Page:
“McKissack & McKissack is known throughout the engineering and construction industries as being synonymous with skill, integrity and attention to detail,” Robert Sanna, an executive vice president with Forest City New York and the head of construction, said in a statement to CO. “Choosing them as the first contractor to work on Pacific Park was an easy decision, where they’ve been doing tremendous work in redeveloping and modernizing Vanderbilt Yard.”
The biggest change has been working more closely with Greenland since Forest City reduced its ownership in the project to just 5 percent in January. Greenland has more foreign executives, which require more translation.
“They are being cautious because they are not from here and they are not used to our regulations,” McKissack Daniel said. “They probably run their crews 24/7 [in China]. You can’t do that here. It’s an awakening, how we do business here. But we don’t have a problem with them.”
A native of Nashville, Tenn., McKissack Daniel has two grown children (ages 23 and 22) and four stepchildren (in their 30s) with her husband Dr. Samuel Daniel, a gastroenterologist at Mount Sinai.
She has engineering, architecture and construction running in her blood for generations: Her grandfather and his brother were among the first licensed black architects in the country (the licenses hang in the conference room of the firm’s main New York office at 1001 Avenue of the Americas), and they founded the company in 1905. Her father, William, led the firm from 1968 until 1983, when her mother, Leatrice, took over.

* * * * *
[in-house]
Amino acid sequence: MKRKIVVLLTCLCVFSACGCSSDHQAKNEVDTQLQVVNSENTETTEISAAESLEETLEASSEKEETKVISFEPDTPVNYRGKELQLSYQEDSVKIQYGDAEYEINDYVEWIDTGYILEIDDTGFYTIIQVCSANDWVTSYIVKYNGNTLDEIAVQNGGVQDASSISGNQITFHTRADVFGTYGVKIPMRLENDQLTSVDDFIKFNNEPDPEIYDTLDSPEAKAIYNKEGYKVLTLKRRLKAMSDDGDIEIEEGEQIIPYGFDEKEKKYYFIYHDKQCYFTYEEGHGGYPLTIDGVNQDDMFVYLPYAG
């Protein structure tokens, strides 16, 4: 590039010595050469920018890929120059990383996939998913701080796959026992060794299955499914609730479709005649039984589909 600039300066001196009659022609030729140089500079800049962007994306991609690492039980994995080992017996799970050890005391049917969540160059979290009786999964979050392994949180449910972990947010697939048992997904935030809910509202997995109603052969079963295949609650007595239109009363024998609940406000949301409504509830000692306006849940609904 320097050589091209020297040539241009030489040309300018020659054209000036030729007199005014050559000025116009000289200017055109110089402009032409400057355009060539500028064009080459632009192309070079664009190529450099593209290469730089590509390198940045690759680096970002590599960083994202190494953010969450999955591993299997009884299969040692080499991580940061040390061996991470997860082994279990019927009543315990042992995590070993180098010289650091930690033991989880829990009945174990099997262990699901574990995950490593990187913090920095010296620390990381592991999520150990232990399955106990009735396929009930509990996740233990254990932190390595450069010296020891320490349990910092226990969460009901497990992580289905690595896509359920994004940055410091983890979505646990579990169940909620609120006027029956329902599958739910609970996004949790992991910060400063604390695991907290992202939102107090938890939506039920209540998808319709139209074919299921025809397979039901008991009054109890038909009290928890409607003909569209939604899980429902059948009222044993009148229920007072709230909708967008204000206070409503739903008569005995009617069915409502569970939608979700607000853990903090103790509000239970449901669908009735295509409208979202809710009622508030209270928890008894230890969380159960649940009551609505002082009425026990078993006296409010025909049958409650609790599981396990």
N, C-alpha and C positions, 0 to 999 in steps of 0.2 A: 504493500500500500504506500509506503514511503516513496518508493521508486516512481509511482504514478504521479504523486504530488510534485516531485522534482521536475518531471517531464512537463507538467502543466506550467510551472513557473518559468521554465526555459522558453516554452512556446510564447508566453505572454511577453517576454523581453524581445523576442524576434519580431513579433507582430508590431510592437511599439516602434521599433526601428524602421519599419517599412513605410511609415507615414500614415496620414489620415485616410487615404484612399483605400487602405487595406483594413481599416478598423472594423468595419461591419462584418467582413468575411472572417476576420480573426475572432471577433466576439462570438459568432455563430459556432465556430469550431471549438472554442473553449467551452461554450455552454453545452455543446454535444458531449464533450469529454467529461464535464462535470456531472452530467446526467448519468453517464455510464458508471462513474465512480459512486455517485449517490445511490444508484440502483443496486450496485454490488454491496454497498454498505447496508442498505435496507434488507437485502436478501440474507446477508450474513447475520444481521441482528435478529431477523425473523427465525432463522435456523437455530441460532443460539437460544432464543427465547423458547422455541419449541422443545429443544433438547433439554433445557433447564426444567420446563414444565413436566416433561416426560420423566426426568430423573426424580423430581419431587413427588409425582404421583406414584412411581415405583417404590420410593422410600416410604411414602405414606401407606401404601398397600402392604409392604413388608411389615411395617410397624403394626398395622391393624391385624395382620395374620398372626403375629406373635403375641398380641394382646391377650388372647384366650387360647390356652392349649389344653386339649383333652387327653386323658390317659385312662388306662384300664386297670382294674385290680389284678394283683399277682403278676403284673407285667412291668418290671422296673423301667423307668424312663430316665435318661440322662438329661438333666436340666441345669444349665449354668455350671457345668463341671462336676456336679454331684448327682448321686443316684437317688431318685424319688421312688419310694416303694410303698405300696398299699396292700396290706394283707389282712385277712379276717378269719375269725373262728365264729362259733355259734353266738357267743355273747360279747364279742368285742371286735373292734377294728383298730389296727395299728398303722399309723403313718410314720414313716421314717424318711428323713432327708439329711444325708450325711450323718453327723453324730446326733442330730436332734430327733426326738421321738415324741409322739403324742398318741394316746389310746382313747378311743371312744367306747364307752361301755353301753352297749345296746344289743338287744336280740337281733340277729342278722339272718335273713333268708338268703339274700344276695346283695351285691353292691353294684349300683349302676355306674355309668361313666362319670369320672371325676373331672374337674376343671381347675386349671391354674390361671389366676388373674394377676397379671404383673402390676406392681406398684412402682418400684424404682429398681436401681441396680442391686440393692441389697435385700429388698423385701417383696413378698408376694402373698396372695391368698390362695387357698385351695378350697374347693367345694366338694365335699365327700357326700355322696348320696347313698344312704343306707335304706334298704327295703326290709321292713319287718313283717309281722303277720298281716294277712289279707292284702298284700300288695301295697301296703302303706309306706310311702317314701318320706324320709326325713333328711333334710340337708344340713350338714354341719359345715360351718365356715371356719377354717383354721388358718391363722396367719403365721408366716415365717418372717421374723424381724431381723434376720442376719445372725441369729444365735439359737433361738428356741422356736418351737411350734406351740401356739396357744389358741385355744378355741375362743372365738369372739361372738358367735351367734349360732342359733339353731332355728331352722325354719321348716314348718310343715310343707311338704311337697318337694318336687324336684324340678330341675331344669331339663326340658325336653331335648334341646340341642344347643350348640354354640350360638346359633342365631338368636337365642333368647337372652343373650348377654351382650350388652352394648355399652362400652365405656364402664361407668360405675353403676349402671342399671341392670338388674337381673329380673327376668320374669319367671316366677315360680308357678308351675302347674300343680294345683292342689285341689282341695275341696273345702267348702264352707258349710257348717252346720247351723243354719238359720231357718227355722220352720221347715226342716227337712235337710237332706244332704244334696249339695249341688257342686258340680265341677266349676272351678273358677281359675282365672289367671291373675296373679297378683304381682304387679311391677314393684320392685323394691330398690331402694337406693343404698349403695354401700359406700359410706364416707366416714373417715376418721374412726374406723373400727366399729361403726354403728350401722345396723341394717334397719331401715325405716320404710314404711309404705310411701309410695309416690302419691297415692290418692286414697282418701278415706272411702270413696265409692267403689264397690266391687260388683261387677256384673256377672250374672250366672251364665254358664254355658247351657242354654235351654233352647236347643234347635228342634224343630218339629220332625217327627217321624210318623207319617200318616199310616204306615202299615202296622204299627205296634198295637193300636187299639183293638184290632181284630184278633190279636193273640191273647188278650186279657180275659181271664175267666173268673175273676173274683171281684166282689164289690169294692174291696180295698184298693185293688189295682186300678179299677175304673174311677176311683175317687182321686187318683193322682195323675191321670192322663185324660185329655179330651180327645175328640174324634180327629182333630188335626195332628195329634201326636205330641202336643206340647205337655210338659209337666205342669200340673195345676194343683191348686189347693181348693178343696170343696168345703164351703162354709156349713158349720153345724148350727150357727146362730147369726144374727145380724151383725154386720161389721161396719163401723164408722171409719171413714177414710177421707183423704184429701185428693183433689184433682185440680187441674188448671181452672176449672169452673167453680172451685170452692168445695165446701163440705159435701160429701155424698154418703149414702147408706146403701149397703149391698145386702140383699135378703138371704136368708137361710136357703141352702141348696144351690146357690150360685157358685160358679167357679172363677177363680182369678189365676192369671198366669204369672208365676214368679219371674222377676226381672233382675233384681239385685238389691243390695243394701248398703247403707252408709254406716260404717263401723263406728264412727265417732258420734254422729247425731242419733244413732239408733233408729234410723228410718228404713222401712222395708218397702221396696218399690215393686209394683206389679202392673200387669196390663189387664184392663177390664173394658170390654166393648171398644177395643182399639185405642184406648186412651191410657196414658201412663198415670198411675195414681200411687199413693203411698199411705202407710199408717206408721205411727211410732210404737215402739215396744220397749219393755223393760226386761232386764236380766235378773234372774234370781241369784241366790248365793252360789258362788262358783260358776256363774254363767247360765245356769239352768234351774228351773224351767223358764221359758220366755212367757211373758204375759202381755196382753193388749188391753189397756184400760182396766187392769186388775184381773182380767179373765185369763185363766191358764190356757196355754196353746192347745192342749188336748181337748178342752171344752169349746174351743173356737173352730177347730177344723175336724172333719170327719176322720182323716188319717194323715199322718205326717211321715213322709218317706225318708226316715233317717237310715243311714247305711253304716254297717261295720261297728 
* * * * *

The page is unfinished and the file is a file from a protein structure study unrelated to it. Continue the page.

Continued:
McKissack Daniel earned a bachelor’s degree from Howard University in civil engineering in 1983 and then a master’s degree in the same field two years afterward. Following graduate school she moved to New York City in 1985 to work as a civil engineer at Weidlinger Associates (which merged with Thornton Tomasetti in 2015), and then three years later she became an estimator for projects at Turner Construction. A year later she joined the family firm in Nashville, and the following year, in 1991, she launched the New York City office. Today, McKissack has two offices in Manhattan and one in Philadelphia.
In 2000, McKissack Daniel became the president and CEO of the entire company, succeeding her mother.
McKissack Daniel’s twin sister, Deryl, has her own architecture, engineering and construction firm McKissack McKissack in Washington D.C., which is unrelated to the family firm.
And McKissack Daniel’s younger daughter is studying engineering at Pratt Institute, although it’s far too early to forecast if she will end up running the family firm.
“We’ll see,” the proud mother said.
As a minority and a woman that leads a construction company, McKissack Daniel’s firm has its own database of trusted MWBE subcontractors that it hires to work on projects. McKissack also vets and meets with other firms and mentors executives of smaller companies from time to time.
Conveniently, work has been growing for MWBE firms because in 2014 Gov. Andrew Cuomo upped the state’s goal to give contracts to MWBE firms to 30 percent from 20 percent annually. While that goal yet to be met, the rate of MWBEs that worked on state-contracted projects reached 27.2 percent in 2017, up from 25 percent in the prior year.